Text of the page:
Inside the Sixers: Carter-Williams in rare air among rookies

Posted: January 27, 2014

What 76ers coach Brett Brown likes most about rookie point guard Michael Carter-Williams is his competitiveness.

Off the court, Carter-Williams is a quiet young man who is laid back and standoffish.

And on the court . . .

"The competitive side of him when the lights come on, that has surprised me," Brown said at the beginning of the season. "And there's a talent in him that has surprised me."

Now almost three months into the season, he is the favorite to be the NBA rookie of the year. He's also being mentioned in the same breath as Hall of Famers Oscar Robertson and Magic Johnson, and future Hall of Famers Allen Iverson, Chris Paul, Dwyane Wade, and Shaquille O'Neal.

Most of it stems from Carter-Williams' leading all rookies in scoring (17.6 points per game), assists (6.6), rebounding (5.8), and steals (2.47) as of Friday.

Those are amazing numbers, considering Paul and Wade were the last players to average at least 17 points, 6 assists, 5 rebounds, and 2 steals. As a fourth-year player with New Orleans in 2008-09, Paul tallied 22.8 points, 11 assists, 5.5 rebounds, and 2.8 steals. Wade averaged 30.2 points, 7.5 assists, 5.0 rebounds, and 2.0 steals that season, his sixth in the league.

Robertson, Johnson, and Steve Francis are the only rookies to average at least 17 points, 6 assists, and 5 rebounds in a season. And Robertson and Alvan Adams are the only players to lead all rookies in points, rebounds, and assists.

Accolades for Carter-Williams go on and on.

Carter-Williams was named Eastern Conference rookie of the month for October/November, becoming the first Sixer to get the award since Iverson in 1997. And he and O'Neal are the only rookies to be Eastern Conference player of the week during the first week of their NBA careers.

But the Sixers' 1-10 record in games he has missed is perhaps the most telling sign of the 6-foot-6, 185-pounder's worth.

These are all the reasons he has turned into a must-see, up-and-coming player on the road.

"It's great," Carter-Williams said of the attention he's receiving. "I'm glad that people support me everywhere we go."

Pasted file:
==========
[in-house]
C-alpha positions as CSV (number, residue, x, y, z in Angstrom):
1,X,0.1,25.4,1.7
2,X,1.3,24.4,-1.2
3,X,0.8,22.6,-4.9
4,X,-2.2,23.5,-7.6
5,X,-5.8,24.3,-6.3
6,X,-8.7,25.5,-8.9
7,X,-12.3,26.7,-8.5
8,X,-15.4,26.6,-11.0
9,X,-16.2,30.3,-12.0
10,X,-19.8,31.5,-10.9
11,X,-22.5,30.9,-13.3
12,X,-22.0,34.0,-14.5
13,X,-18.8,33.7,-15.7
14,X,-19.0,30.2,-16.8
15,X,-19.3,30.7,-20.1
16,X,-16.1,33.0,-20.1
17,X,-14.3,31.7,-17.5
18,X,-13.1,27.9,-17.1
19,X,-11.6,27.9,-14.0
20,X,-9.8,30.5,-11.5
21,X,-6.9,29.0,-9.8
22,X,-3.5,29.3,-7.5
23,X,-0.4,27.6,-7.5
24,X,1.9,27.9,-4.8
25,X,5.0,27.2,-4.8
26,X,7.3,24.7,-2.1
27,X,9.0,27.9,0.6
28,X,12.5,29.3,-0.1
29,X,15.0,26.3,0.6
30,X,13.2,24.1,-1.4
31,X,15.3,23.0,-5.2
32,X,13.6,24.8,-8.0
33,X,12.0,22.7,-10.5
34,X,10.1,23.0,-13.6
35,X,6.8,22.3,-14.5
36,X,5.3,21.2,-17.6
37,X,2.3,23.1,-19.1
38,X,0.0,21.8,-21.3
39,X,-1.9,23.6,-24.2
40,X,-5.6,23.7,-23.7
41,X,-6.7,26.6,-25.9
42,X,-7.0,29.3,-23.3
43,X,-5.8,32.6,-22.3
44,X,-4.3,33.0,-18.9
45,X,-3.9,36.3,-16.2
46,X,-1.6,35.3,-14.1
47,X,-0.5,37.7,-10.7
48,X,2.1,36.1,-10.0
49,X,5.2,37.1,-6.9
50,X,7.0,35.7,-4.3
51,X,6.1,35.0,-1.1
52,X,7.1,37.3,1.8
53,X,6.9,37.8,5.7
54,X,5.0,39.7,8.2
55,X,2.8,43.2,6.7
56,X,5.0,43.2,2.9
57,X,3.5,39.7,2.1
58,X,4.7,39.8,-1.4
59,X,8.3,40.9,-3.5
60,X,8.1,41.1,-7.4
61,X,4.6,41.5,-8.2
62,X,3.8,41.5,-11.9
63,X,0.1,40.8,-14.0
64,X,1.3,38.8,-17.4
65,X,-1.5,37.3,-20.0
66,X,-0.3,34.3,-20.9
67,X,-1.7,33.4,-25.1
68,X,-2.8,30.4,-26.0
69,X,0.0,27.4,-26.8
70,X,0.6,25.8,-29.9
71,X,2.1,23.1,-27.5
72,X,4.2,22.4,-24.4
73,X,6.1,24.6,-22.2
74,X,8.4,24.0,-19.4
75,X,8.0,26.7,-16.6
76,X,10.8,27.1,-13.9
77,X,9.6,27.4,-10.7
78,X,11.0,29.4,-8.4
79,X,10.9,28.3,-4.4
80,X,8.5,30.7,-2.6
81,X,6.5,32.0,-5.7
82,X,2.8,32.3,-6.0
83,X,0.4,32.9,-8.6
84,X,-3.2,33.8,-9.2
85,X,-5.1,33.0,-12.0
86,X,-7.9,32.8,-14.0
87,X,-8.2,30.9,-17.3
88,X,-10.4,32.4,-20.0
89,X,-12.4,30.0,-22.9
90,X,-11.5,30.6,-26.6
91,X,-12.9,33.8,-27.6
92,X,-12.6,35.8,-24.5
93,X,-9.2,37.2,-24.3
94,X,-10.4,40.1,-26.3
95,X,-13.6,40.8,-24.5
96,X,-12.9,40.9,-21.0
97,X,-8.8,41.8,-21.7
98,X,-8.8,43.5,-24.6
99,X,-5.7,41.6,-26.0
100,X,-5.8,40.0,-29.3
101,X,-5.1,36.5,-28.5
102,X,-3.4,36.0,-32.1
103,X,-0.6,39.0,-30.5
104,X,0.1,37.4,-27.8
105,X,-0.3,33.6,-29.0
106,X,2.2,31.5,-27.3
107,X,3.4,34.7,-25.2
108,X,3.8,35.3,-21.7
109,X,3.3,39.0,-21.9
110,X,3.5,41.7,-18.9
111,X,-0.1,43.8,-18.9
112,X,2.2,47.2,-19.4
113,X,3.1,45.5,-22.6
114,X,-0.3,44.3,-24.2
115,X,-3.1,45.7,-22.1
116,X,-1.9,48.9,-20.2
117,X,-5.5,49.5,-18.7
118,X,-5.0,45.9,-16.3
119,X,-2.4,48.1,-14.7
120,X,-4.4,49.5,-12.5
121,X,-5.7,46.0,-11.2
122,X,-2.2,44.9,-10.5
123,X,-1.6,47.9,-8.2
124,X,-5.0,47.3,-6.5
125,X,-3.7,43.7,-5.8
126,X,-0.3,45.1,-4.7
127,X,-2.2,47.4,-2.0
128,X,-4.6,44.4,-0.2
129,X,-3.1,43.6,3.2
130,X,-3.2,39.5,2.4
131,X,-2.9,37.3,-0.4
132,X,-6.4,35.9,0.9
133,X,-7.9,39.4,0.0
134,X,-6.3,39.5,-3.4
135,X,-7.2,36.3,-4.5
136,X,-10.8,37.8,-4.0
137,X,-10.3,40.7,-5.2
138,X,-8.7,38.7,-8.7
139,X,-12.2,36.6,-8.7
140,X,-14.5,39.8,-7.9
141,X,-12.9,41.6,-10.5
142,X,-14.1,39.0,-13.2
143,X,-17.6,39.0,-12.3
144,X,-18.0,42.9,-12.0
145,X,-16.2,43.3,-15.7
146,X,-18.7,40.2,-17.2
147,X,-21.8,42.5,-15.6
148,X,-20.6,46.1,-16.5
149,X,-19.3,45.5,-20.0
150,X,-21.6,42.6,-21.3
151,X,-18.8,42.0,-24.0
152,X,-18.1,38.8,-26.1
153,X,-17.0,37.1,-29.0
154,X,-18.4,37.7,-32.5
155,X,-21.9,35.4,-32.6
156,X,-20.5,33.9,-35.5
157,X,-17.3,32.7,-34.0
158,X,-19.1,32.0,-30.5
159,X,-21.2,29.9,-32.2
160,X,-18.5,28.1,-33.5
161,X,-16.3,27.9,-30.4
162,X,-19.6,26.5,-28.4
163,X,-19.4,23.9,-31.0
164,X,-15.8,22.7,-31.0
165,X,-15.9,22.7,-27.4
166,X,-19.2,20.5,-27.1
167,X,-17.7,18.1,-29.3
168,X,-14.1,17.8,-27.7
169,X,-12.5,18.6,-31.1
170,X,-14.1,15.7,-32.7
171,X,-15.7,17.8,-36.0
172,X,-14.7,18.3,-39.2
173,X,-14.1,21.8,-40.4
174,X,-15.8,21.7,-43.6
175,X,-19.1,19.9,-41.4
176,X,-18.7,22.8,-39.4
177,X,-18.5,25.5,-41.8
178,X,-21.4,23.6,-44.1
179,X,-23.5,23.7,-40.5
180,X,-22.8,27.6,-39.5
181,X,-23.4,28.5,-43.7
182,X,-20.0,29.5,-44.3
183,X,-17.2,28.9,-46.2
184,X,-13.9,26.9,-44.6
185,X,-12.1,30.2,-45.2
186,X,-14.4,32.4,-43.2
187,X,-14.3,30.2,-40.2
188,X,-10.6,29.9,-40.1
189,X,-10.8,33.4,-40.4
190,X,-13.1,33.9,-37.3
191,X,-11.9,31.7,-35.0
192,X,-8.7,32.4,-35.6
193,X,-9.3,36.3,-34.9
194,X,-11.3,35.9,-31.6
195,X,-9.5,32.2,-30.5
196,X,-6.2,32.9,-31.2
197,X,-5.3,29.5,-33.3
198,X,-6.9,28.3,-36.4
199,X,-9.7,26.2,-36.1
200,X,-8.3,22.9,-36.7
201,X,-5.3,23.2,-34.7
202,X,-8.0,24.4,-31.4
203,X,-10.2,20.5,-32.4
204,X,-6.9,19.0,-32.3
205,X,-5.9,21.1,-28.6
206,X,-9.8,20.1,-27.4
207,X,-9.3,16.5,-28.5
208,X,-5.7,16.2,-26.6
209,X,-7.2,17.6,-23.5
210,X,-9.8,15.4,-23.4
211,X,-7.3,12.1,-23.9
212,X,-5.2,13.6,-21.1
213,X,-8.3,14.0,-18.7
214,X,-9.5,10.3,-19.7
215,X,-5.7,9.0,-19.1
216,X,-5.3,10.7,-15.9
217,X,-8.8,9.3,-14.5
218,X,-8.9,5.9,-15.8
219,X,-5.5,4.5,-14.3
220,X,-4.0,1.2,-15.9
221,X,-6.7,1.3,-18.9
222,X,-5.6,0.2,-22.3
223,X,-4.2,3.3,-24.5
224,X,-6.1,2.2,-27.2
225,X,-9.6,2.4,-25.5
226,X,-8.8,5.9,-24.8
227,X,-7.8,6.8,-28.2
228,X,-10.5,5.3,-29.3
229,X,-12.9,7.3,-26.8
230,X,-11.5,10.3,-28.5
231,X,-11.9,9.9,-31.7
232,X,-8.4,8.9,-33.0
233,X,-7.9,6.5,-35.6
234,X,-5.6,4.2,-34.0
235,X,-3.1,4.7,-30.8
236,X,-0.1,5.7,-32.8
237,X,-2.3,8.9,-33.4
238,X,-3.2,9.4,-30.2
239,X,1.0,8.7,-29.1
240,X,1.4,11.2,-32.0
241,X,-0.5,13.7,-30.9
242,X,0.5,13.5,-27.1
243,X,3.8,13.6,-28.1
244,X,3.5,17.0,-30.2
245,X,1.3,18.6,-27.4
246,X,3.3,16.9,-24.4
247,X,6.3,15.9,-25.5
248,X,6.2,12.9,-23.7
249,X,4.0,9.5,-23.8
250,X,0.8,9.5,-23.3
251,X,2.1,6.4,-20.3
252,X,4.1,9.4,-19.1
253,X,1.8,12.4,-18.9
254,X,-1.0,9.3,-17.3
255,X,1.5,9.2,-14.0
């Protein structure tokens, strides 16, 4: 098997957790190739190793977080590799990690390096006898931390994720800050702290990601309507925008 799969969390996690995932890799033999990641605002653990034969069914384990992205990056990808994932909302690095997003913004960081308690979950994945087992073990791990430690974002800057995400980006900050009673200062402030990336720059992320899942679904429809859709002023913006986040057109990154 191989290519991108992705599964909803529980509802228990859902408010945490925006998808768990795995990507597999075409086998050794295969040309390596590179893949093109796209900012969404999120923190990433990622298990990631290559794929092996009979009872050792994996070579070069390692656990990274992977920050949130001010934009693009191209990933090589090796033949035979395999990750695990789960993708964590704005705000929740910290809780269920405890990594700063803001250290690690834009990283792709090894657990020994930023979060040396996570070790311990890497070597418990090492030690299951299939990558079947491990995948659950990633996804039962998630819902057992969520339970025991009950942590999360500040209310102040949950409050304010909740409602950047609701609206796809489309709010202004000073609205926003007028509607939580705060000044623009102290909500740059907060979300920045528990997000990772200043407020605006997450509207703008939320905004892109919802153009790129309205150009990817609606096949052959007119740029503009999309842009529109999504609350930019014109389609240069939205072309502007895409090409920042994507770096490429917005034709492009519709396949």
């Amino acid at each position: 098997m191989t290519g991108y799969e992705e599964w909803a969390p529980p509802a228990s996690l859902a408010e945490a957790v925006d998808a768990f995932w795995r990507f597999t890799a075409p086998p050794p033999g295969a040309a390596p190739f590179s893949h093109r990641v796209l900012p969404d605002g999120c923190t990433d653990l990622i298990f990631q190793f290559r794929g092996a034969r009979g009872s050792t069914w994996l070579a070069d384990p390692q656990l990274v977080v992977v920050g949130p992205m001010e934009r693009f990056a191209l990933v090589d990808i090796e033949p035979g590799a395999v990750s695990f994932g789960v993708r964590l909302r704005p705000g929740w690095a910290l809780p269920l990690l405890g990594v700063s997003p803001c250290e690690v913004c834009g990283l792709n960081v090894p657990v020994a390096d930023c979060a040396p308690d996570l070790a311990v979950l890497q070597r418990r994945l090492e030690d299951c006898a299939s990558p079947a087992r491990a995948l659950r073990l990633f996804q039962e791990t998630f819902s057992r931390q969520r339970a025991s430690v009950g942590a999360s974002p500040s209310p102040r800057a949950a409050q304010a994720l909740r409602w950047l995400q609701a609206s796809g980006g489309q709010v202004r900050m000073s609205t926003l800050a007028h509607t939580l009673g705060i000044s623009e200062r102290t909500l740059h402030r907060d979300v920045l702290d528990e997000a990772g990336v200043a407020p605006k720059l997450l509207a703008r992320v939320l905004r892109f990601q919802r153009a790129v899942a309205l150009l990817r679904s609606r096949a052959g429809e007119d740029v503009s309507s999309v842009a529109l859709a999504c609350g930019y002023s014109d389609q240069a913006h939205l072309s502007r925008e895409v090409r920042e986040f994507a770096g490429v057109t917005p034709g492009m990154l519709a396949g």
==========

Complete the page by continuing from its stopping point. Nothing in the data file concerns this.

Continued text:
And fans aren't the only ones appreciating what could be a historic season. Toronto Raptors coach Dwane Casey raved about Carter-Williams before facing the Sixers Friday night at the Wells Fargo Center.

"His poise, his length, his savvy, his feel for the game," Casey said. "It's very rare that you have a point guard with his length and size that can get things done the way that he does."

Carter-Williams, however, still has a long way to go.

At this stage of his career, it's foolish to classify him as a future Hall of Famer or even a perennial NBA all-star.

He struggles in pick-and-roll defense, frequently complains about no-calls, and needs to learn how to battle through adversity.

But the potential to be one of the league's elite players is there.

"I think about it all the time," Brown said. "I feel a responsibility to help him get to where he has a chance of going [to] whatever his potential is.

"Those names [Robertson and Johnson] are Hall of Fame, the greatest players to ever play this sport. With him, the thing is to continue to challenge him. . . . I think the ceiling is extremely high."


Inside the Sixers: Rookie Rarity

The 76ers' Michael Carter-Williams leads all rookies this season in points, assists, and rebounds per game. He would be the third player to accomplish that feat after Oscar Robertson and Alvan Adams. He would be the fourth rookie to average at least 17 points, 6 assists, and 5 rebounds in a season (Robertson, Magic Johnson, Steve Francis). Here is a look at those players' seasons:

Player, season   Ppg.   Apg.   Rpg.   

Oscar Robertson, 1960-61   30.5   9.7   10.1   

Alvan Adams, 1975-76   19.0   5.6   9.1   

Magic Johnson, 1979-80   18.0   7.3   7.7   

Steve Francis, 1999-2000   18.0   6.6   5.3   

Michael Carter-Williams, 2013-14*   17.6   6.6   5.8   

* - through Friday - Keith Pompey


kpompey@phillynews.com

@PompeyOnSixers

inquirer.com/deepsixer

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